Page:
Bruxism is the medical term for teeth grinding or clenching. Bruxism or trauma to the mouth may cause fractures in the implant, screw, or the artificial tooth on top. This is because the repeating clenching movements or sudden trauma can hinder the osseointegration process.

Certain diseases

Some medical conditions may contribute to an implant failure. These are:

  • Diabetes;
  • Osteoporosis;
  • A compromised immune system;
  • Bleeding disorders;
  • Cardiovascular disease like hypertension and atherosclerosis;
  • Congestive heart failure.
  • An older age

Senior citizens are at a higher risk of an implant failure for the fact that they tend to be afflicted with more underlying medical or bone diseases. Plus, healing may take longer for those in their later years.

Treatments or medications

Certain treatments or medications may impact the life of a dental implant. These are the following:

  • Immunosuppressives;
  • Blood-thinners;
  • Radiotherapy;
  • Underqualified dental provider.

It is of paramount priority that you receive your dental implant surgery at a reputable clinic staffed with well-trained, expert dental providers for your own safety and the implant success. If done by underqualified dentist, the following may cause an implant failure:

  • Ill-fitting implants;
  • Misplaced implants;
  • Tissue damage during the implant procedure;
  • Premature attachment of the restoration tooth before the dental implant is fully healed.

4. What to do if your dental implant is getting loose?

Reach out to your dental provider immediately when you find that your dental implant is loosening to determine the reason and give it a timely fix. You may be recommended to get a new restoration on top of the implants. If the cause is damaged jawbone or a failed implant, an implant removal is necessary.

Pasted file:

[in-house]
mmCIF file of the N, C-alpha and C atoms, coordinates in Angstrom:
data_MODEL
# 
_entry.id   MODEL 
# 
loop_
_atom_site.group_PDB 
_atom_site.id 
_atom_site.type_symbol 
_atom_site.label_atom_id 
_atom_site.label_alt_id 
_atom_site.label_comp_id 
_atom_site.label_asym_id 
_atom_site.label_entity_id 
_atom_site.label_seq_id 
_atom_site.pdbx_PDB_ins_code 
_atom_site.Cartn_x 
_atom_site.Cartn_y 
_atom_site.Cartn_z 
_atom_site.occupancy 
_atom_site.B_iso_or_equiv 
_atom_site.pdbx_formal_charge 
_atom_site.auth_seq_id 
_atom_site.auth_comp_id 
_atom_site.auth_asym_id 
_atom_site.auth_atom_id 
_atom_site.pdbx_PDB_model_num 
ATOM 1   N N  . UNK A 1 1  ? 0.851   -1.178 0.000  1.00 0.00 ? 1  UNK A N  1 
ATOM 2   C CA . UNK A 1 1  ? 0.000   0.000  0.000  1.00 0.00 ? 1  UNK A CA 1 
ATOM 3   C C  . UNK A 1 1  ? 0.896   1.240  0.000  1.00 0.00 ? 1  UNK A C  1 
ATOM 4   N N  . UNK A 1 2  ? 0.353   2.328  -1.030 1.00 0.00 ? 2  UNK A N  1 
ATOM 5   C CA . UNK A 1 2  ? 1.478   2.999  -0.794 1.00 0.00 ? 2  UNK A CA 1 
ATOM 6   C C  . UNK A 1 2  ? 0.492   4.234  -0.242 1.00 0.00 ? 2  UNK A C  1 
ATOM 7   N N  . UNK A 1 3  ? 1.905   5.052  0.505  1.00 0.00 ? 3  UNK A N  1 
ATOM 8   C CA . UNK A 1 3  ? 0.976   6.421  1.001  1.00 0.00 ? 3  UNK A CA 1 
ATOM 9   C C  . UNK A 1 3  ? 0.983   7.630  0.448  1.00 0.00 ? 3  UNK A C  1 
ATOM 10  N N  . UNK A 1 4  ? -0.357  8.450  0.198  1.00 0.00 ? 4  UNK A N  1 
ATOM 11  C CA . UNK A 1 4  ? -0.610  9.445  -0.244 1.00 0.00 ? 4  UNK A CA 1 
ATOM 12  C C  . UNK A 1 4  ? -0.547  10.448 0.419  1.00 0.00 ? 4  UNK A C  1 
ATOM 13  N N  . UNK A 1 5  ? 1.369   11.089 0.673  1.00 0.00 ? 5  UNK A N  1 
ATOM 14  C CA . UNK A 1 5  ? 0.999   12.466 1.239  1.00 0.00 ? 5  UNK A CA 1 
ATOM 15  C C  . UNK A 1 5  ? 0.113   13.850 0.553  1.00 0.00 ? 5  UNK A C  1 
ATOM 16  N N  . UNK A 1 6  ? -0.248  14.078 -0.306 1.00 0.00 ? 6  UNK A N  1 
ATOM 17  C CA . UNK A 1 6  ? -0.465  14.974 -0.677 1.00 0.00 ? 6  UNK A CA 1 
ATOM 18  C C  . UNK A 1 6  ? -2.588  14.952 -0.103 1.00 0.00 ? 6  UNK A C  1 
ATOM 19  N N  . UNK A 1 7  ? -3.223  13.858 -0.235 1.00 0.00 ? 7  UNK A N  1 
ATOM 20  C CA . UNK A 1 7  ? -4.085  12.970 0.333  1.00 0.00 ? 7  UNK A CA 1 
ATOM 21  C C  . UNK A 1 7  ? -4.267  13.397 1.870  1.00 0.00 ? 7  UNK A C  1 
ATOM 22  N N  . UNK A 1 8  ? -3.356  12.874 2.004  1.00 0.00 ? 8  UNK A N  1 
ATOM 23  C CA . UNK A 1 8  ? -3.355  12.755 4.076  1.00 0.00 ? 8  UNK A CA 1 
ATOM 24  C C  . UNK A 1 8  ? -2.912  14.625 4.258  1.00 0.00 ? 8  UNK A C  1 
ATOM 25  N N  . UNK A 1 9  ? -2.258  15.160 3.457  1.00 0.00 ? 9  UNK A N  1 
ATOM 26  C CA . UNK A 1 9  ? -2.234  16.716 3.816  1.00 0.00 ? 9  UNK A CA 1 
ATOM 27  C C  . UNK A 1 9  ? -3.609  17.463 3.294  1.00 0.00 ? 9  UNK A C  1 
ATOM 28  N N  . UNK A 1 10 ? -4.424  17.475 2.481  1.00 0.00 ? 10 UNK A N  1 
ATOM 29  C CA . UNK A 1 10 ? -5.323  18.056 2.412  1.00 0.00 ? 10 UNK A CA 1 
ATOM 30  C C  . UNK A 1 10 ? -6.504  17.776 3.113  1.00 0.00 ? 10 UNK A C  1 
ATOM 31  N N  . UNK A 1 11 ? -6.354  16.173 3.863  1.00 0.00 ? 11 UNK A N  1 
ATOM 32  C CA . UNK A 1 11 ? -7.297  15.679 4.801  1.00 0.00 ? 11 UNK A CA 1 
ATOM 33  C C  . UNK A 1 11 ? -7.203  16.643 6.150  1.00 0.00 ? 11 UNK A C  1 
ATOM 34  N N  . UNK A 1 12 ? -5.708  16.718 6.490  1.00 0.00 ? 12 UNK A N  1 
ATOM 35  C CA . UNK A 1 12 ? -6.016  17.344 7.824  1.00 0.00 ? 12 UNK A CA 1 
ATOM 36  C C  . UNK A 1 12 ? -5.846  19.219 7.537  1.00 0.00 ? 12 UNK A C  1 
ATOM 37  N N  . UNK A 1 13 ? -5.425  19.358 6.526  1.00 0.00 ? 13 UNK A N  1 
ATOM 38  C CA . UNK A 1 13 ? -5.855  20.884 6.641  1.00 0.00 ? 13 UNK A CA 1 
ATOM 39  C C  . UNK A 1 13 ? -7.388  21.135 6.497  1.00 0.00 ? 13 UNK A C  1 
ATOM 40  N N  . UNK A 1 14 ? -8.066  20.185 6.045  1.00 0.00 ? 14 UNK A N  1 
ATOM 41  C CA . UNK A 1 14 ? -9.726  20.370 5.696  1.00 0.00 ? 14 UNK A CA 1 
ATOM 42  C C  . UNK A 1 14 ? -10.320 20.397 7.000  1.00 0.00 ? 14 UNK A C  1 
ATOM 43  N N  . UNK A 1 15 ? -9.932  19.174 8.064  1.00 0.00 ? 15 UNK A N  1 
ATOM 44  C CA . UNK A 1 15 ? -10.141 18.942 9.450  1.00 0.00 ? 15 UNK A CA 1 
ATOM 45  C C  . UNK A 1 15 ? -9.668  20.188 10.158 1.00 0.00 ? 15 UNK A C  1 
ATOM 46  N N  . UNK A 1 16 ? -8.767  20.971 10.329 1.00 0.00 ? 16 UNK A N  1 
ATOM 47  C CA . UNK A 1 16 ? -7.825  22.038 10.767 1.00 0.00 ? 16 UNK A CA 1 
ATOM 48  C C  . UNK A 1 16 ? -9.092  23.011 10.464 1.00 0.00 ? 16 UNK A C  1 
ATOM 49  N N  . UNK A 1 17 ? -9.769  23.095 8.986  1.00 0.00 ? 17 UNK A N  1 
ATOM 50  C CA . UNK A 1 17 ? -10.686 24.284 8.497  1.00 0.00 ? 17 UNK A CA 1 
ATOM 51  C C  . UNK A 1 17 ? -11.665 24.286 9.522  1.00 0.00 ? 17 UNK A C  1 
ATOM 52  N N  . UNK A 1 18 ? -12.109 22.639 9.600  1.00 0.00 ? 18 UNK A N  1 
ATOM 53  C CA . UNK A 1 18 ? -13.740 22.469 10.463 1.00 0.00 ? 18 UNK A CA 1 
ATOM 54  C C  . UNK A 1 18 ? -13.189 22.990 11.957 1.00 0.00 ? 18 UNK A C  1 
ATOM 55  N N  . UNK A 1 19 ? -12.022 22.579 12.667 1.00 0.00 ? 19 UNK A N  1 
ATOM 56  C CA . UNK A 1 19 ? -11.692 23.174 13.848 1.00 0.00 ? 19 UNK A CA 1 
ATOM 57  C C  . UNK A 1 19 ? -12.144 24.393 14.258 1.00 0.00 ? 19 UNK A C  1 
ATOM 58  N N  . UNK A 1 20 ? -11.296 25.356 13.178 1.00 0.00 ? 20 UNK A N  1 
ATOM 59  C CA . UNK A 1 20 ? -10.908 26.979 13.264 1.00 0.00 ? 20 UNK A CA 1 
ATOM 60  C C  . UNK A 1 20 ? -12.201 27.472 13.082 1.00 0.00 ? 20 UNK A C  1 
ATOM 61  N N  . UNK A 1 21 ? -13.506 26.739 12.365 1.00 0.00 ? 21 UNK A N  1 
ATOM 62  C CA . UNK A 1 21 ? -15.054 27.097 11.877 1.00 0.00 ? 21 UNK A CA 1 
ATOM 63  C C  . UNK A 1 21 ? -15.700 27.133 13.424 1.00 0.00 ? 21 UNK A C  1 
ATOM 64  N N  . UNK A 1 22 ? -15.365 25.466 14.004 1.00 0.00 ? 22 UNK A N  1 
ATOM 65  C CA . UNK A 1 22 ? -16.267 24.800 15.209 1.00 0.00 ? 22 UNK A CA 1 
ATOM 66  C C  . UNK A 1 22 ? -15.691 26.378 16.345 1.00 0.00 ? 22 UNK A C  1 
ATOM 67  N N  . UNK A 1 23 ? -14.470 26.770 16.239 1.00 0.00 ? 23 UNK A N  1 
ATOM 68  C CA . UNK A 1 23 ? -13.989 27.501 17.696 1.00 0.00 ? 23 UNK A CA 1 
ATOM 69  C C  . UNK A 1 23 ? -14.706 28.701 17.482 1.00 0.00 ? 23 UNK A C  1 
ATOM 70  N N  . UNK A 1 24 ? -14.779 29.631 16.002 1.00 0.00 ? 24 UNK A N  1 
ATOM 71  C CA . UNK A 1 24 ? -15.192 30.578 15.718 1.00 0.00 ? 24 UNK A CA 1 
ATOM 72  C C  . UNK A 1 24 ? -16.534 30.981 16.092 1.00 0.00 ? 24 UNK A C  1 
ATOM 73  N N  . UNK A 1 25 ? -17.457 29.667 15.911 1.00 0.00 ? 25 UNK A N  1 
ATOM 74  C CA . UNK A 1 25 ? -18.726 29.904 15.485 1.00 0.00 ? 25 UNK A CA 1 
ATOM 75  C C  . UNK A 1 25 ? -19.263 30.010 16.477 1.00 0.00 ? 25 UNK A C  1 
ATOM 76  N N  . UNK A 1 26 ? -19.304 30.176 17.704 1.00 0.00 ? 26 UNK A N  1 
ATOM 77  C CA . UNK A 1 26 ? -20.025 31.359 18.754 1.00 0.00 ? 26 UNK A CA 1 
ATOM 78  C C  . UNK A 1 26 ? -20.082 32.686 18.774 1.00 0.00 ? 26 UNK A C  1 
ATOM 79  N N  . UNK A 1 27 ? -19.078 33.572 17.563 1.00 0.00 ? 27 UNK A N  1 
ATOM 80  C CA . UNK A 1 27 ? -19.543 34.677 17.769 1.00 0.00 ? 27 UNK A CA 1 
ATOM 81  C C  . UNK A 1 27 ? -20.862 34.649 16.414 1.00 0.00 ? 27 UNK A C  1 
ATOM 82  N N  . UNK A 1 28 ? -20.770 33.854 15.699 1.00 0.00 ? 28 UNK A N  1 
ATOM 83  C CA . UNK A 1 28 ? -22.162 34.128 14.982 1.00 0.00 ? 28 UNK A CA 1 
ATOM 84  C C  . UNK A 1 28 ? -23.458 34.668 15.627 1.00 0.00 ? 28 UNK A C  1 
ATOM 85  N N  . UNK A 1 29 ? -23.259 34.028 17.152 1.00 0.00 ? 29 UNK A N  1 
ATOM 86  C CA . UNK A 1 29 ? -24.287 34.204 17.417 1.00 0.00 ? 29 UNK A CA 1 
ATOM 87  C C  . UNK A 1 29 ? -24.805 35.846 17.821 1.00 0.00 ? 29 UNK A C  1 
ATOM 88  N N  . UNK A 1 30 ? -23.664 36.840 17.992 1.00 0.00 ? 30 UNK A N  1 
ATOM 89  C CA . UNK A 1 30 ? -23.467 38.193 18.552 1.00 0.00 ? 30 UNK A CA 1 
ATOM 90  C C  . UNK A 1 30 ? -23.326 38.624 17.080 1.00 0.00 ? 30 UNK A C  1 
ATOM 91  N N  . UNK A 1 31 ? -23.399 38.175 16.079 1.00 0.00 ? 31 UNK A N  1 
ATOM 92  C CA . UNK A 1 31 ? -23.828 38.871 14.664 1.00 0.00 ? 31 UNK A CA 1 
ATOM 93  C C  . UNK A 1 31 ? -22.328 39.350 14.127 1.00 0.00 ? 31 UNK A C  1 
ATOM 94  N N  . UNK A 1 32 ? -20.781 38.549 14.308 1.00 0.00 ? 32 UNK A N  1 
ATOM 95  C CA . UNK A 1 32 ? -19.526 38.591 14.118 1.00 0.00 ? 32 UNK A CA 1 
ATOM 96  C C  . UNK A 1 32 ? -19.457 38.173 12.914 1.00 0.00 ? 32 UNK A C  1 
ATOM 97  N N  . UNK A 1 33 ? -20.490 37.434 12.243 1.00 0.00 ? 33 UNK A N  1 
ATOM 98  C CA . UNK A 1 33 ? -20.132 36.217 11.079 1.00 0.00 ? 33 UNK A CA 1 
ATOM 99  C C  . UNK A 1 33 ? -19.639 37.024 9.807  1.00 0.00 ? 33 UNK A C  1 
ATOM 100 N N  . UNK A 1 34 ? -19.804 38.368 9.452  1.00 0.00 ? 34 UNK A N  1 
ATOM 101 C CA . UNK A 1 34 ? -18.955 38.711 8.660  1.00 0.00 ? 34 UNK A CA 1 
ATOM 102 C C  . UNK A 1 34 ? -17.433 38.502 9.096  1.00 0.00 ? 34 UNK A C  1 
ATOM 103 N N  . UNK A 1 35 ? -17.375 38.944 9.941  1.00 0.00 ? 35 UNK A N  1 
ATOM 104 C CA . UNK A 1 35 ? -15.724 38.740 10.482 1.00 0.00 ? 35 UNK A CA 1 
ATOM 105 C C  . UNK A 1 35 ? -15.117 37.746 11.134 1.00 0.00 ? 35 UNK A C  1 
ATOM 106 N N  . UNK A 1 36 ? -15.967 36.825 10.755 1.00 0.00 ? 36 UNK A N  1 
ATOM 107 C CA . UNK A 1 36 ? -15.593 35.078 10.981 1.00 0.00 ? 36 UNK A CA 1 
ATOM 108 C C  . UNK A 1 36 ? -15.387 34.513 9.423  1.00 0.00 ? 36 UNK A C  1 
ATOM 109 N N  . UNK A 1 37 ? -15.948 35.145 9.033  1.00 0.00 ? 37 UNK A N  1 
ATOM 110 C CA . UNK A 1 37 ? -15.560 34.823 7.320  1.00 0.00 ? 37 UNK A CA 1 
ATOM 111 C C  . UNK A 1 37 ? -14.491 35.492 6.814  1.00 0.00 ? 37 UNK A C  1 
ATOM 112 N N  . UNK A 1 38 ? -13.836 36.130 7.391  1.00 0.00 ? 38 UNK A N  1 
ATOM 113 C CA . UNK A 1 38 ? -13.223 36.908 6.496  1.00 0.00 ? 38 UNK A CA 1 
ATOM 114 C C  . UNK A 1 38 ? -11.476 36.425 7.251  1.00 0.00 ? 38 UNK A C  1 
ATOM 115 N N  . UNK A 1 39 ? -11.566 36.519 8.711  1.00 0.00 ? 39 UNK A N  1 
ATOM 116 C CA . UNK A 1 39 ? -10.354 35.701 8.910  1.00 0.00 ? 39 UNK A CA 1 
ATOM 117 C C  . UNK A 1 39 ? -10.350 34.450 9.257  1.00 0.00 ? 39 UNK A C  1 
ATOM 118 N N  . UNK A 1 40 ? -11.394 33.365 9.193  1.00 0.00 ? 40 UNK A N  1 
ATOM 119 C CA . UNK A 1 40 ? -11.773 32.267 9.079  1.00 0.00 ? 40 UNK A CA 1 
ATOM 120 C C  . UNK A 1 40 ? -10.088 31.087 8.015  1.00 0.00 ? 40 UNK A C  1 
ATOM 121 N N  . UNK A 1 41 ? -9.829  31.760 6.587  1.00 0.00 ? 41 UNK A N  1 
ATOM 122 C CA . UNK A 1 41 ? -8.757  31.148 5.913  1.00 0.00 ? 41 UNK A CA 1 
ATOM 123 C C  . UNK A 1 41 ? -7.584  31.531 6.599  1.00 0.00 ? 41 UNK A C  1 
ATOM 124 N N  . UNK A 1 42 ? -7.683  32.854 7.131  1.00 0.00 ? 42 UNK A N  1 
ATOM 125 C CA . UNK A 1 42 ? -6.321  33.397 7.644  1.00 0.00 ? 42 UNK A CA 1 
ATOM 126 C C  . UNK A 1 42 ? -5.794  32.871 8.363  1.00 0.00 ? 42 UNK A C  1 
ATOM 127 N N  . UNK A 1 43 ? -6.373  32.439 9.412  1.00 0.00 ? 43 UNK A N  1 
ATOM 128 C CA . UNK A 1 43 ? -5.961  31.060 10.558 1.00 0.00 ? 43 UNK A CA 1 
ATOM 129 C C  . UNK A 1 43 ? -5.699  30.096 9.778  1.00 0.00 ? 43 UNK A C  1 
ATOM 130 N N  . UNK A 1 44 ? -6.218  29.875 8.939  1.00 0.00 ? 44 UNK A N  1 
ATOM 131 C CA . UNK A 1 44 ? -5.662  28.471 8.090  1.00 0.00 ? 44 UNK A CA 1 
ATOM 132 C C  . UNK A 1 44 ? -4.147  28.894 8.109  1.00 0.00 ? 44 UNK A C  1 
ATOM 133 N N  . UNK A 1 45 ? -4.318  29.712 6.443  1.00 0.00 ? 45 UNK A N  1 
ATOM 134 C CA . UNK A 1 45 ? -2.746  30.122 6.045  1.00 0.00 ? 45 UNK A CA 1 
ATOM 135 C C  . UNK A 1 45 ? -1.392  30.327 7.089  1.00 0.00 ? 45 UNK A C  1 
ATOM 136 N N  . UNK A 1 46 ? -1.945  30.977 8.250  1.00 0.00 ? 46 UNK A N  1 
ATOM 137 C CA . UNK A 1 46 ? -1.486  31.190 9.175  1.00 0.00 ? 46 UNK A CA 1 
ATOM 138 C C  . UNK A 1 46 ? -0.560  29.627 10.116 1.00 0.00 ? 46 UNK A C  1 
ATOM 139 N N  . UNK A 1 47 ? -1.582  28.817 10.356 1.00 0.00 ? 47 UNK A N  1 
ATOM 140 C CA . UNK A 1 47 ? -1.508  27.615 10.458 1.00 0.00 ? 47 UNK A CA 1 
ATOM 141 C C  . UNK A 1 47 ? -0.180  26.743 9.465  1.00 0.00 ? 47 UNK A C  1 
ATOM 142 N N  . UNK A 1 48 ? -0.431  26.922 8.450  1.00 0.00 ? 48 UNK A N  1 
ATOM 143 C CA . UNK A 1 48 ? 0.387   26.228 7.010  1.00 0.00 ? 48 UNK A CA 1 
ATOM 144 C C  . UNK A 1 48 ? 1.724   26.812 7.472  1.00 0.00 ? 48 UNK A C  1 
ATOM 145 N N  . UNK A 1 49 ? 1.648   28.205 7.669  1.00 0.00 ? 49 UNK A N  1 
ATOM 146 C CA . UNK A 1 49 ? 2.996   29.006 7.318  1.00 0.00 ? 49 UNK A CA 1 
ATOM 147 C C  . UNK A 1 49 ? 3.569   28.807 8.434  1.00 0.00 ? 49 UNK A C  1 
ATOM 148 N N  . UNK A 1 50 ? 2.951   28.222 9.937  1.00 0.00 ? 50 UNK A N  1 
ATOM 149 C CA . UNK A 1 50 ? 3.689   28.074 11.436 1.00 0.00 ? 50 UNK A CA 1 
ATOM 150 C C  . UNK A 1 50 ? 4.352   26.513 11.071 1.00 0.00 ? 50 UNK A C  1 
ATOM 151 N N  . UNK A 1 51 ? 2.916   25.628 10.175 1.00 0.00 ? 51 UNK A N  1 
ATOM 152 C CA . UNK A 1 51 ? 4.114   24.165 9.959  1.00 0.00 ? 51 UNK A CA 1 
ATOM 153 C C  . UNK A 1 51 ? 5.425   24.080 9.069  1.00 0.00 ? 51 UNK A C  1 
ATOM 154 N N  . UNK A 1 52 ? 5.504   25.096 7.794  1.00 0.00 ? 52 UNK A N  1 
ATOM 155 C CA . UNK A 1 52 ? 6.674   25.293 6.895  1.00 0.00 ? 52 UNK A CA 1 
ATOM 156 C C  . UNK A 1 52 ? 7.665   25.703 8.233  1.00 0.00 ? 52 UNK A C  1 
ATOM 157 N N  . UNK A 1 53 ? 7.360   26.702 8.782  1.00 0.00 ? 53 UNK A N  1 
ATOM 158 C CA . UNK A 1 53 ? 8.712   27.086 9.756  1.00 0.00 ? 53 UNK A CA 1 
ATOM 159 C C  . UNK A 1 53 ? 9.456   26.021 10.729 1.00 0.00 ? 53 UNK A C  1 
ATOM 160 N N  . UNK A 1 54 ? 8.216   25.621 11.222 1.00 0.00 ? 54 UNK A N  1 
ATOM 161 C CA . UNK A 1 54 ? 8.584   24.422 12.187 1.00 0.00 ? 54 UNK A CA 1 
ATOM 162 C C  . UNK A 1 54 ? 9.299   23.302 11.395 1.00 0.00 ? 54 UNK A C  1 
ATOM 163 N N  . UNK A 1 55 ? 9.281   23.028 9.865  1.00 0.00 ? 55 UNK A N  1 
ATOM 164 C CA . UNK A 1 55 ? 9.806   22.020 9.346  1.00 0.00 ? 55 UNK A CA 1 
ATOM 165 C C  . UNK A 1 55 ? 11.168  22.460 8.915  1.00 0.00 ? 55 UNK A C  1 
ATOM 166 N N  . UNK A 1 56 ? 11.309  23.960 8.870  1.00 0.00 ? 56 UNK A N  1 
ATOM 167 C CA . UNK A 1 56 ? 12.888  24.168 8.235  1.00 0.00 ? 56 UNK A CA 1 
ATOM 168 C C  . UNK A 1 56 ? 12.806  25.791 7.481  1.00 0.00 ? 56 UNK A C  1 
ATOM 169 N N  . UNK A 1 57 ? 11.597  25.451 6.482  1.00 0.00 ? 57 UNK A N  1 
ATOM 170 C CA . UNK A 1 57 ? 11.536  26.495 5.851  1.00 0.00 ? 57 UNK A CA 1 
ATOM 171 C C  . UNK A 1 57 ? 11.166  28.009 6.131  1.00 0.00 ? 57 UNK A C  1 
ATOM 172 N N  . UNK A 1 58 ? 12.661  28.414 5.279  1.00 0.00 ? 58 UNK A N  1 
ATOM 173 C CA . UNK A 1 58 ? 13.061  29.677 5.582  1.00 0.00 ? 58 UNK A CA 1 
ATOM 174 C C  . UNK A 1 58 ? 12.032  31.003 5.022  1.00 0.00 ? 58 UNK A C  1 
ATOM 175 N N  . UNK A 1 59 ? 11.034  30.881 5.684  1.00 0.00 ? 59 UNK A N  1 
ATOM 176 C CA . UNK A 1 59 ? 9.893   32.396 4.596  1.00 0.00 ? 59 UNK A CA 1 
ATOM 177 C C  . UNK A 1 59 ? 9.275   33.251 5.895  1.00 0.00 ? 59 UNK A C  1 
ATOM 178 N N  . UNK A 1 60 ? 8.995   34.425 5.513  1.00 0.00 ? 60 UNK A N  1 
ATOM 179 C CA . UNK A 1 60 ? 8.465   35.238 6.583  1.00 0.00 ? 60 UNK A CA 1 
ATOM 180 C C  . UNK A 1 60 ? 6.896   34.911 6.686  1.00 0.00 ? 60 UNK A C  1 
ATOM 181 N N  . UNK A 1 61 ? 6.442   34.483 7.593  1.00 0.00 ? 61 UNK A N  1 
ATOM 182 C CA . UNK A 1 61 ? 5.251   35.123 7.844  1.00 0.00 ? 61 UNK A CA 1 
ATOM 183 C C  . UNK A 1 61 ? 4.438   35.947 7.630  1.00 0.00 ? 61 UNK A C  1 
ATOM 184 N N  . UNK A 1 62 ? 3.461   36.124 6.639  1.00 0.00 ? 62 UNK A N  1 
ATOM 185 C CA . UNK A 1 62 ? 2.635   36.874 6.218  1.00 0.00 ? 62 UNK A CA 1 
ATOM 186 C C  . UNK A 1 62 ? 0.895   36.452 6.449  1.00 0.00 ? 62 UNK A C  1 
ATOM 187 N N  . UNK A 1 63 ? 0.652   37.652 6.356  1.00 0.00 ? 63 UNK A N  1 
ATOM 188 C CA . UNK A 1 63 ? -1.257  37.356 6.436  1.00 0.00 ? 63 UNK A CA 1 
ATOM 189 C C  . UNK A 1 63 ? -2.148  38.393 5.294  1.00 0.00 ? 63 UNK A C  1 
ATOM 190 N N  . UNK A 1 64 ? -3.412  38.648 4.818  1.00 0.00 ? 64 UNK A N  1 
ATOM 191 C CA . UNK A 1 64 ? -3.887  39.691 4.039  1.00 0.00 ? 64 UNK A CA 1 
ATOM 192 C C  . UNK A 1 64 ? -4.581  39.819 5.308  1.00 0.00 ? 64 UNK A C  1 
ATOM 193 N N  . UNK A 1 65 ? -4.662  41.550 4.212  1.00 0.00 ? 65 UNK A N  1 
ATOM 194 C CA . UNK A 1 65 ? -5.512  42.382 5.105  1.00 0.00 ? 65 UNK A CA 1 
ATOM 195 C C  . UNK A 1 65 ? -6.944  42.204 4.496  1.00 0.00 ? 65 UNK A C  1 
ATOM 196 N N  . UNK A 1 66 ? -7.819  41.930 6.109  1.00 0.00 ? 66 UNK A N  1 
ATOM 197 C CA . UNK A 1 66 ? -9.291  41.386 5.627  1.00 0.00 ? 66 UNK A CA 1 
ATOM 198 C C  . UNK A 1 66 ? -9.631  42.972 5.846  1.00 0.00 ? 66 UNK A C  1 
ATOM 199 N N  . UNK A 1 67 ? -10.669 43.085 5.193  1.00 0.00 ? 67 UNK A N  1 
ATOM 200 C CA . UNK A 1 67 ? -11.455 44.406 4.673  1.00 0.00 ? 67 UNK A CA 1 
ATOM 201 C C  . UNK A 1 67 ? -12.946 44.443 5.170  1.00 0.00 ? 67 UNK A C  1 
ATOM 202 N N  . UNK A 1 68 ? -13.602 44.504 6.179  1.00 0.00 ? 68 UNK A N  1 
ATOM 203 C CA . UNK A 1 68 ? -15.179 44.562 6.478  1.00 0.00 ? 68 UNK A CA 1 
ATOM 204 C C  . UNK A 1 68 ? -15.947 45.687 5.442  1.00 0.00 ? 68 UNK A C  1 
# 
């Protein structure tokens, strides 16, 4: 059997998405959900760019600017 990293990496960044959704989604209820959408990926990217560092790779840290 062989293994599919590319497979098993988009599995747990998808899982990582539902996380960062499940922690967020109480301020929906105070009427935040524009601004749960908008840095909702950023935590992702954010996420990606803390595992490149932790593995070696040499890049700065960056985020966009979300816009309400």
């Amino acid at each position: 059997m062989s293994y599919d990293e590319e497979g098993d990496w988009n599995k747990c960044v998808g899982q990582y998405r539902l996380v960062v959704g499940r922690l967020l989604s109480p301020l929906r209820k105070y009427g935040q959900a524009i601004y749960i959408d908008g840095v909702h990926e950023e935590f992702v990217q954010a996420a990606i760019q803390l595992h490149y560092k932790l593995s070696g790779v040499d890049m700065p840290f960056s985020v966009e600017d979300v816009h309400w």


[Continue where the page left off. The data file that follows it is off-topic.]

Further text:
The failed implant can be taken off with the help of numbing medication. In some cases, the implant can be substituted.  If there is missing bone around the implant area, it may require a bone grafting procedure for the bone tissue to be regenerated first before the new implant can be placed. This process may make you wait a couple of months before the implant replacement. If you don’t want a replacement or are not qualified for one, there are alternatives like bridges or dentures for you to choose from.

Peri-implantitis can be treated without the need of an implant removal if there is no substantial missing bone. The treatment for that problem includes cleaning and disinfecting the implant and the nearby area and taking antibiotics.

After the implant removal, your body may need up to a few months to be fully recovered. This is to allow the grafted material to integrate into your body and infection to go away. Then the dental care will decide when it is okay for you to proceed with a new implant placement.

5. How to prevent problems like a loose dental implant?

Considering dental implants are like the real deal, proper care on a daily basis and periodic oral visits need to be done for the implants to last longer and to prevent problems. In particular, the patient should:

  • Commit to thorough oral hygiene. Try to keep your dental implants, false teeth, and gum tissue clean just like your original teeth by bruising, flossing, and rinsing on a daily basis;
  • Pay regular visits to the dentist. Have checkups with the dental provider to make sure your implants are functioning properly and healthy. Also receive in-clinic cleanings as advised by the dentist;
  • Avoid poor dental habits. Avoid chewing on hard foods, like ice or hard candy because these can cause breakage to your restoration like crows or even your original teeth. Also refrain from tobacco and products containing caffeine to prevent staining of teeth. If you have bruxism, meaning you grind or clench teeth, seek medical attention.

6. A note from Sydney Dental – your trusted provider

Hopefully after this read with Sydney Dental you have grasped a good idea of why your implants may get loose and how to prevent it. If you still have any questions or are unsure of which treatment to go with for a new unforgettably stunning smile in your particular case, do not hesitate to reach out to us. We are at 499-501 Ba Hat St, Ward 8, District 10, HCMC looking forward to your visit. You may also call us at (028) 3504 9440 for a free no-obligation comprehensive consultation. Your pretty, shiny smile is 100% guaranteed at Sydney Dental!